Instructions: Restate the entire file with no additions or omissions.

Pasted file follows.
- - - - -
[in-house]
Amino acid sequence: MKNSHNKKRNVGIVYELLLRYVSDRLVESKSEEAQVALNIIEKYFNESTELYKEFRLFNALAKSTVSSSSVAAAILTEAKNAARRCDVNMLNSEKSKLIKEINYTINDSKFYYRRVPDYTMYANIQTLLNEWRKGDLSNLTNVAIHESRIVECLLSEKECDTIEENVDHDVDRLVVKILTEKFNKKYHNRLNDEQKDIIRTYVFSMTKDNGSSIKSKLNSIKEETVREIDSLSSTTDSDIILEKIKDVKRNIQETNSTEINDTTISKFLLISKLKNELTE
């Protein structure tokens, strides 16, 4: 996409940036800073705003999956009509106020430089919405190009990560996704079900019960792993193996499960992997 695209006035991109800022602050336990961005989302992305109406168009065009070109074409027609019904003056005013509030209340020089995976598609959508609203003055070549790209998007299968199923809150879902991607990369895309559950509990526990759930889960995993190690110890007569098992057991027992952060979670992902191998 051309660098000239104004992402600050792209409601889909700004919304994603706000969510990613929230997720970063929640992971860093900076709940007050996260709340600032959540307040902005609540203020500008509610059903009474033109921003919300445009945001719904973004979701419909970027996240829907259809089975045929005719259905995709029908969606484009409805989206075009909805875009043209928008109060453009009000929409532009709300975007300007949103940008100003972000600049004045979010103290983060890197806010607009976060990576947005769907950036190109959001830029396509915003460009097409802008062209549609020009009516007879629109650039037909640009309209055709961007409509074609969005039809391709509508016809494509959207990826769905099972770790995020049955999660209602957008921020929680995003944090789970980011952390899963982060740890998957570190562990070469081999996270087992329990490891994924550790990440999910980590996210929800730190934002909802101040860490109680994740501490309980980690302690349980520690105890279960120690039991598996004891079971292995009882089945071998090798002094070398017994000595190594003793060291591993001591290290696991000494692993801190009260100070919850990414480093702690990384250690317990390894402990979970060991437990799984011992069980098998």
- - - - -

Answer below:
[in-house]
Amino acid sequence: MKNSHNKKRNVGIVYELLLRYVSDRLVESKSEEAQVALNIIEKYFNESTELYKEFRLFNALAKSTVSSSSVAAAILTEAKNAARRCDVNMLNSEKSKLIKEINYTINDSKFYYRRVPDYTMYANIQTLLNEWRKGDLSNLTNVAIHESRIVECLLSEKECDTIEENVDHDVDRLVVKILTEKFNKKYHNRLNDEQKDIIRTYVFSMTKDNGSSIKSKLNSIKEETVREIDSLSSTTDSDIILEKIKDVKRNIQETNSTEINDTTISKFLLISKLKNELTE
């Protein structure tokens, strides 16, 4: 996409940036800073705003999956009509106020430089919405190009990560996704079900019960792993193996499960992997 695209006035991109800022602050336990961005989302992305109406168009065009070109074409027609019904003056005013509030209340020089995976598609959508609203003055070549790209998007299968199923809150879902991607990369895309559950509990526990759930889960995993190690110890007569098992057991027992952060979670992902191998 051309660098000239104004992402600050792209409601889909700004919304994603706000969510990613929230997720970063929640992971860093900076709940007050996260709340600032959540307040902005609540203020500008509610059903009474033109921003919300445009945001719904973004979701419909970027996240829907259809089975045929005719259905995709029908969606484009409805989206075009909805875009043209928008109060453009009000929409532009709300975007300007949103940008100003972000600049004045979010103290983060890197806010607009976060990576947005769907950036190109959001830029396509915003460009097409802008062209549609020009009516007879629109650039037909640009309209055709961007409509074609969005039809391709509508016809494509959207990826769905099972770790995020049955999660209602957008921020929680995003944090789970980011952390899963982060740890998957570190562990070469081999996270087992329990490891994924550790990440999910980590996210929800730190934002909802101040860490109680994740501490309980980690302690349980520690105890279960120690039991598996004891079971292995009882089945071998090798002094070398017994000595190594003793060291591993001591290290696991000494692993801190009260100070919850990414480093702690990384250690317990390894402990979970060991437990799984011992069980098998």